February 7, 2008

Review: Deluxe – How Luxury Lost Its Lustre (Dana Thomas)

Posted in review tagged , , at 4:25 pm by classyaction

Deluxe - How Luxury Lost Its Lustre

For those who miss the day of old-style Hollywood glamour – the elegant Garbo gliding through a film or a perfectly coiffed Grace Kelly offering a quiet smile at the cameras – there are still others who jettisoned celebrity to the masses through popular culture today.

Deluxe is Dana Thomas’ exploration on how the fashion industry has changed: from the stark beginnings of LVMH as a quiet couture brand to the massive powerhouse today; how Givenchy launched their brand name successfully through clever Hollywood positioning in once-unknown Audrey Hepburn.

Some not-so-secret-yet-not-scandalous-enough-to-be-gossiped-about trade stories are divulged. LVMH, for example, is the majority holder of those tax-free Duty Free Shops you commonly see in travel. They transcend former boundaries. No longer are DFS restricted to airport settings: under the helm of skillful management, the DFS Galleria opened to great fanfare in the shopping district. The tales of brand management evolve, the backstabbing world of artistic conflict, and the story of Rachel Zoe’s inexplicable popularity amongst the stars are explored.

It is the Japanese who can be credited with changing the look of the industry as we see it today, with their voracious appetite for seeking name-brand items. It is a curious socioeconomic phenomenon with Japanese custom, Thomas offers. As a ‘classless society’ that prizes conformity, it is argued that their high end purchases are a sign of the Japanese desire to elevate their country’s social status. Despite the psychological hoo-ha behind it all, there’s no denying their purchasing power and how their demand for quality has changed the industry’s attention to detail.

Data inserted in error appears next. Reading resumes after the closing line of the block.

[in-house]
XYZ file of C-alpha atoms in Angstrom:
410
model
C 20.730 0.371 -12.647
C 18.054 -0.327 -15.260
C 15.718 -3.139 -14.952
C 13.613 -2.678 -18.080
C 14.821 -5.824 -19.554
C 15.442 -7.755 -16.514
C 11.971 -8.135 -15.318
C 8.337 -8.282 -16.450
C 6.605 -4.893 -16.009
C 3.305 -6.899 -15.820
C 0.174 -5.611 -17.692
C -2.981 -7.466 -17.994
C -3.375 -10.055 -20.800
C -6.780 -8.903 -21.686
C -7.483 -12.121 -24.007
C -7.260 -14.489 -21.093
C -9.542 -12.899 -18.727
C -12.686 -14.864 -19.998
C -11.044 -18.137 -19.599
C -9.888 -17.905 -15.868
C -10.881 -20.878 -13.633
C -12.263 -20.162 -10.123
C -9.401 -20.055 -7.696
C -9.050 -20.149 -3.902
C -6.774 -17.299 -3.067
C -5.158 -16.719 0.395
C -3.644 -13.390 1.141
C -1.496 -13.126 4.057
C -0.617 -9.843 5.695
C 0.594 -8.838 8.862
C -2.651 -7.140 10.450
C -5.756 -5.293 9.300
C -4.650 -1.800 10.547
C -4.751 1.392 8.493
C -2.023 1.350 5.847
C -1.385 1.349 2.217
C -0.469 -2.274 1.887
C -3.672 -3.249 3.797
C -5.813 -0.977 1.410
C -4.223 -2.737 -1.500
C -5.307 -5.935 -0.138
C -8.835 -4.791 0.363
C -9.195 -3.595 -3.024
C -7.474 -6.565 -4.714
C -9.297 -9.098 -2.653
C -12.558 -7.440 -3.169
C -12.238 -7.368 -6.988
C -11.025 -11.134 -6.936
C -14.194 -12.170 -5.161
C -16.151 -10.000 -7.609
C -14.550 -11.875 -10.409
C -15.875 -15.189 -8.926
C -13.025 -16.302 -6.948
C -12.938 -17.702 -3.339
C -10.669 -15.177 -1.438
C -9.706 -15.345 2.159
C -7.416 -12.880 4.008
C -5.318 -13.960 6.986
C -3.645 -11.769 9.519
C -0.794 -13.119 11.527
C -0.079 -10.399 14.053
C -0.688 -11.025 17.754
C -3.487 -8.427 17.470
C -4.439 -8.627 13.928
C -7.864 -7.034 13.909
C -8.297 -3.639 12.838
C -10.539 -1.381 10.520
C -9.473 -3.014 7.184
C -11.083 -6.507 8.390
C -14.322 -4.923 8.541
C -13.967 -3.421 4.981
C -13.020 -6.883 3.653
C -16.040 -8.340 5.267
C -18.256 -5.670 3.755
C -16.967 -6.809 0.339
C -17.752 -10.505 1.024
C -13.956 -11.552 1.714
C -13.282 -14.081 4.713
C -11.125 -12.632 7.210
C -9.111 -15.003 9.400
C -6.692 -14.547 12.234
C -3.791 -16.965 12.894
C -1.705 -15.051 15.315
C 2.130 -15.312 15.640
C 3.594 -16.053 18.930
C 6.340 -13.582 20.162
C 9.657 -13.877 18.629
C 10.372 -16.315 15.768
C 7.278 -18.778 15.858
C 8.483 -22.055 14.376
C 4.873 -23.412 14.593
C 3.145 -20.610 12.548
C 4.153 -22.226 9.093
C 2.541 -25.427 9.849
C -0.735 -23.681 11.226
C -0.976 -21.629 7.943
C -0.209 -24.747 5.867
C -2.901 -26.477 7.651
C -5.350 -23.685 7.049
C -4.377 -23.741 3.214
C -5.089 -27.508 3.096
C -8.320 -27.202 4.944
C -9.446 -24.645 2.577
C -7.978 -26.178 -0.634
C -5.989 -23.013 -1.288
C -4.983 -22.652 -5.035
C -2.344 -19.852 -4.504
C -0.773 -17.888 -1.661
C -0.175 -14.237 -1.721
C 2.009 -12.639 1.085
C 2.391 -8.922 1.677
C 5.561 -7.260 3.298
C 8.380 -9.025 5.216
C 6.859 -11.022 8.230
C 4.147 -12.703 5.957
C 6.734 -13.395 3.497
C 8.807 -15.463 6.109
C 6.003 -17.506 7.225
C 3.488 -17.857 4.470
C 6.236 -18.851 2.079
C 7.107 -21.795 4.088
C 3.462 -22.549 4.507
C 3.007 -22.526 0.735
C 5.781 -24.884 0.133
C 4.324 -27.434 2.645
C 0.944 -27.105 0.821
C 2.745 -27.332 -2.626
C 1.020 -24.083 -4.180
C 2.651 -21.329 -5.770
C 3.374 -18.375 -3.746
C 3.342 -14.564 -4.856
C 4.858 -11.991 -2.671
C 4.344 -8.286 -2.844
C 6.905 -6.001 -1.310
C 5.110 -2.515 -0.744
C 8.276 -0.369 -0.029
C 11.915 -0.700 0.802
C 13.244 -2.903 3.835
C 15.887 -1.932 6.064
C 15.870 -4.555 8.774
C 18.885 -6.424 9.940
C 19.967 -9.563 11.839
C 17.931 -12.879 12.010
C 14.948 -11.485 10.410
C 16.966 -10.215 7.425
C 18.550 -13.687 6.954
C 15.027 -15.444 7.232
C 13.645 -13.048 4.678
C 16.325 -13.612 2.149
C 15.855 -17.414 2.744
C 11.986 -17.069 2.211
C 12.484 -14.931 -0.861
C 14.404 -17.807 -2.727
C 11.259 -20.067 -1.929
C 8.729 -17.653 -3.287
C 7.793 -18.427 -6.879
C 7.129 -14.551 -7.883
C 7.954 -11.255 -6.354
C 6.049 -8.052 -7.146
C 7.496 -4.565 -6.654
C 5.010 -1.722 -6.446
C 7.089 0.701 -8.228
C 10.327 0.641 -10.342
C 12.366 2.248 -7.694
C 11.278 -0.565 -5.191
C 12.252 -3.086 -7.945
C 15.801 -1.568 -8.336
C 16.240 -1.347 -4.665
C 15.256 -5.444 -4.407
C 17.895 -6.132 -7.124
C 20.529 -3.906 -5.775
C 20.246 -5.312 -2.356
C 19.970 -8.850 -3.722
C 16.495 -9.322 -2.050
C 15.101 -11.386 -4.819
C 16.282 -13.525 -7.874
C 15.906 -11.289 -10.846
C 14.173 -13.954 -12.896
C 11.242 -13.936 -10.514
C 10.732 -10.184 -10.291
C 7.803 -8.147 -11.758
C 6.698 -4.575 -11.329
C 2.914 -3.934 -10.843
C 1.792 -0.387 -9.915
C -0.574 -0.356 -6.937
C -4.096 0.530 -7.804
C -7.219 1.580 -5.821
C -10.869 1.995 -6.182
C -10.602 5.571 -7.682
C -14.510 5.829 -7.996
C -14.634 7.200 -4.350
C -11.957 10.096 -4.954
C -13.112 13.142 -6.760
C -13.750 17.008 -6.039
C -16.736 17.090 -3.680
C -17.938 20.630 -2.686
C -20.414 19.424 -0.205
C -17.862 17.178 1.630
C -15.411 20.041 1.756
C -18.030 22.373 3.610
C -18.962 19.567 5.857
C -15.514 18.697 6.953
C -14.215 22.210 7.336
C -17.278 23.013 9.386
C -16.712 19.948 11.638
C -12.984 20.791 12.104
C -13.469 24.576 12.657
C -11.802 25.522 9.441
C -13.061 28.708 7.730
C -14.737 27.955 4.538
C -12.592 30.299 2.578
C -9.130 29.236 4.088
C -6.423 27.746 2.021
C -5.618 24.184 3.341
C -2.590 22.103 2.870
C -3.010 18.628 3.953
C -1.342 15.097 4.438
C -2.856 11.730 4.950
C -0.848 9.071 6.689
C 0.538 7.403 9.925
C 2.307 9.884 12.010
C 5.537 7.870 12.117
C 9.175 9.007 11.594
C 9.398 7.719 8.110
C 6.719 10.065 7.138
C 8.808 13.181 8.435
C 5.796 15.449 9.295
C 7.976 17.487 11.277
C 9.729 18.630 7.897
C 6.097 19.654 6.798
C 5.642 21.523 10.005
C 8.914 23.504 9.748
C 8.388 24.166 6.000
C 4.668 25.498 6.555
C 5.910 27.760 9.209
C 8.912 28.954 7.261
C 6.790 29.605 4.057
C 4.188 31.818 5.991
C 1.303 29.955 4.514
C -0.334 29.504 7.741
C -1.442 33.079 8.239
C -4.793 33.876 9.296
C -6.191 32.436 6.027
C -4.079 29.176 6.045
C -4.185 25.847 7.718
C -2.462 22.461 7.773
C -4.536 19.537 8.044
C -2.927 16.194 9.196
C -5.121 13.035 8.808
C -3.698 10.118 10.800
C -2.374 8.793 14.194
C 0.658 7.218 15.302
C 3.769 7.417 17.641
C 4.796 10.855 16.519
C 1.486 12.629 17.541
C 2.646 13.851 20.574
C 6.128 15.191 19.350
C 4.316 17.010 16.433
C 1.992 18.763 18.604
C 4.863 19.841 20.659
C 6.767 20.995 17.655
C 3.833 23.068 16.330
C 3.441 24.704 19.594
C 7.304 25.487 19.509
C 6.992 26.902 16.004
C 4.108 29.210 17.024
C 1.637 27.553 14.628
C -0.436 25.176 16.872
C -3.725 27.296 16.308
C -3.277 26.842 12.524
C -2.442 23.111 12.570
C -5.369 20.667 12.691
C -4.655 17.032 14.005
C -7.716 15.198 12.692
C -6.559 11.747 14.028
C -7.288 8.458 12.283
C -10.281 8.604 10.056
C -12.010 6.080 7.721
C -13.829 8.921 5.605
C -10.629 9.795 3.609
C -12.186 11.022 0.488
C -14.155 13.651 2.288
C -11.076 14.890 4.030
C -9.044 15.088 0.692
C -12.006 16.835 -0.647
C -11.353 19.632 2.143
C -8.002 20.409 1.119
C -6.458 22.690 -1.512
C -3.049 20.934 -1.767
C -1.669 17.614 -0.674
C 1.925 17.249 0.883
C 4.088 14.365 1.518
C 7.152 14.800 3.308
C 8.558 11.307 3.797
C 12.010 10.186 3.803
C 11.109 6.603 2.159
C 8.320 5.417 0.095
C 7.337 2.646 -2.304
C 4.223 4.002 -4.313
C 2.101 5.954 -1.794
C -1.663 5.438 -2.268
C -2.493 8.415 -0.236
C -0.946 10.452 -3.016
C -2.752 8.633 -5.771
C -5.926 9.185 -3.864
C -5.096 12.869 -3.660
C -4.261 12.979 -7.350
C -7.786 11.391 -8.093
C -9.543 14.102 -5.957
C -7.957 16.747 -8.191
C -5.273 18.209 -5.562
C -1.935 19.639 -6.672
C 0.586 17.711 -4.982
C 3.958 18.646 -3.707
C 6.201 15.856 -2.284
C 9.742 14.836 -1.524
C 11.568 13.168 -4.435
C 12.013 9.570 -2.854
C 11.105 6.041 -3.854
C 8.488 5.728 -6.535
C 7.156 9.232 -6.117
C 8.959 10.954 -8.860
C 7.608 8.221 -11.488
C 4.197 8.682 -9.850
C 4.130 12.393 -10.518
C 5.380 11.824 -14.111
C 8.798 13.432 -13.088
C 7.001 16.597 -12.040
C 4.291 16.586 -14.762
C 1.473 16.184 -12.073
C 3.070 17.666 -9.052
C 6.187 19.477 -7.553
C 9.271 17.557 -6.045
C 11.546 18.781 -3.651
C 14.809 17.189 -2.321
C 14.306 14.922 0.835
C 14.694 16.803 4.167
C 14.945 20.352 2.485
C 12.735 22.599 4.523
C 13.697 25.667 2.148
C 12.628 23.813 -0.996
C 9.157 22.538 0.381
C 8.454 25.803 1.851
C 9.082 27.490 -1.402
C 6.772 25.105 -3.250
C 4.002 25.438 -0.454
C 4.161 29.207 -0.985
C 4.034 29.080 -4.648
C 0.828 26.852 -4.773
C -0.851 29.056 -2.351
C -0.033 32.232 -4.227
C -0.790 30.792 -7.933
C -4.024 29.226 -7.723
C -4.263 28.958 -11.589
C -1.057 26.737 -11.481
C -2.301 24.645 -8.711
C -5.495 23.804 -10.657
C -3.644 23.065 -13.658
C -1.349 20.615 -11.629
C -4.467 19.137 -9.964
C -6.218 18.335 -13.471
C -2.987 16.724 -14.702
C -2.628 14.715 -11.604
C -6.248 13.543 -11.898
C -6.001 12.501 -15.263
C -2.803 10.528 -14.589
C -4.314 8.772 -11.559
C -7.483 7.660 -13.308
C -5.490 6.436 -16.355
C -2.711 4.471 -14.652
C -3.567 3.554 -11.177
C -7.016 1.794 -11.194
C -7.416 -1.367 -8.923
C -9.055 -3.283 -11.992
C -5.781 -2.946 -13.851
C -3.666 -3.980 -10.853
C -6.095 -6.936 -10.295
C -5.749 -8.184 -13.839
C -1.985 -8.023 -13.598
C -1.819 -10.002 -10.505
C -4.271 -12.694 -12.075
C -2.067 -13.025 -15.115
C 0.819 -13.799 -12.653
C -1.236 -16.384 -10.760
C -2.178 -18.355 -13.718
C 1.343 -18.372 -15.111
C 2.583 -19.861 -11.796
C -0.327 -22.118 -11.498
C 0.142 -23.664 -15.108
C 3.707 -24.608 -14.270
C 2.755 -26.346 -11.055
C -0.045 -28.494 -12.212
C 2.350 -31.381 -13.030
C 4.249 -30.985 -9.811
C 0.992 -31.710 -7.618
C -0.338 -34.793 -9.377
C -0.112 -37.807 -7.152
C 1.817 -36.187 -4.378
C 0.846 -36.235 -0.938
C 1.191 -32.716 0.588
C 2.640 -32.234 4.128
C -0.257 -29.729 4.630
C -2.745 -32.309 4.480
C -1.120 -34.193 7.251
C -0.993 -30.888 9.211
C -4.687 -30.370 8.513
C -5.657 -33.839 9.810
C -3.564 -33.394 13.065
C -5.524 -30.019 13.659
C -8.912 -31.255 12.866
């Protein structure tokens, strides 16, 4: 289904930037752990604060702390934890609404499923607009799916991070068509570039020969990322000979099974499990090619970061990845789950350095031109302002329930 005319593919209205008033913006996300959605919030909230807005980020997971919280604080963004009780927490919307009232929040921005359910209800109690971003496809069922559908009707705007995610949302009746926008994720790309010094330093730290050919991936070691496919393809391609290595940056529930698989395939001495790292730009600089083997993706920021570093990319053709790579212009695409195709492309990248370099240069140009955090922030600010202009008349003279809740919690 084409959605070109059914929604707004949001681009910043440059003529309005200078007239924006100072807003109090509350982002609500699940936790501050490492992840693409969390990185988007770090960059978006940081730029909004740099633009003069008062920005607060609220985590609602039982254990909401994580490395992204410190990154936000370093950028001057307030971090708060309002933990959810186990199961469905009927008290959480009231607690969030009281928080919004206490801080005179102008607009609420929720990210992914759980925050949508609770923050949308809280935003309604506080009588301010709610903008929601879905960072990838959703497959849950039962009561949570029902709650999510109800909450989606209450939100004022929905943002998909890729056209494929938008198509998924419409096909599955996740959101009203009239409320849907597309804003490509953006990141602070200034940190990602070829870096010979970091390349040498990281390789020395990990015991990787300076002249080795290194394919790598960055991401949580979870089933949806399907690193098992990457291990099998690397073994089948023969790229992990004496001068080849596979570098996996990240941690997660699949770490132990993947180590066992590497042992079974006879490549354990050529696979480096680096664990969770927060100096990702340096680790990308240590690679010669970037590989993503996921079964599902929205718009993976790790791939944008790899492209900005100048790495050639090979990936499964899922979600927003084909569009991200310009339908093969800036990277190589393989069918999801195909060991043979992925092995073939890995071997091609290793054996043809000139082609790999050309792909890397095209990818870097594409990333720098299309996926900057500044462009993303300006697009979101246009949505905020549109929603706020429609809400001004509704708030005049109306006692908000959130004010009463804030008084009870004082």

An excellent exerpt from the book follows:

Back in the 1980s, when [Chanel Japan’s president, Richard] Collasse worked for another luxury brand, a Japanese woman brought a dress in and said it had a defect. Collasse looked and looked and finally saw a two-inch thread dangling from the hem. It was absolutely unacceptable to her. Collasse exchanged the dress, bowed repeatedly, and sent her a big bouquet of flowers. Then he decided to do a test. He took the dress to a French woman. She tried it on, liked it, saw the thread, and said, “I can cut it.” He took the dress to an American woman. She tried it on, liked it, and never saw the thread.

Is it any wonder than North America’s most popular retailer includes Zara and H&M, the so-called ‘fast fashion’ stores that rip off cheap copies of runway looks within two weeks? Our society’s current fascination with fashion and luxury seems cheap, shoddy, and superficial in comparison to the hushed, secretive and utterly lush couture houses of the past. Where it once seems to have been tacky to discuss where couture was to be found, large brands including Louis Vuitton and Chanel are now banking upon the young nouveau-riche (or simply pampered) 14-year olds to trot around unassumingly with branded diaper bags, real or not.

It’s well-worth a quick perusal: there’s no groundbreaking news, but for fresh-faced and cynical fashionistas alike, there’s something to be enjoyed. Don’t knock the masses for craving luxury goods.  If Joan Somebody can’t afford to fork over $82,500 for a bejewelled purse, we’ll take the next best thing if it nudges the decimal point 2 places over.  If nothing else, it helps redefine what Moschino may have meant by ‘Cheap & Chic’.

And afterwards, you can take your fake Prada purse to the mall with you indulge in some cheap retail therapy.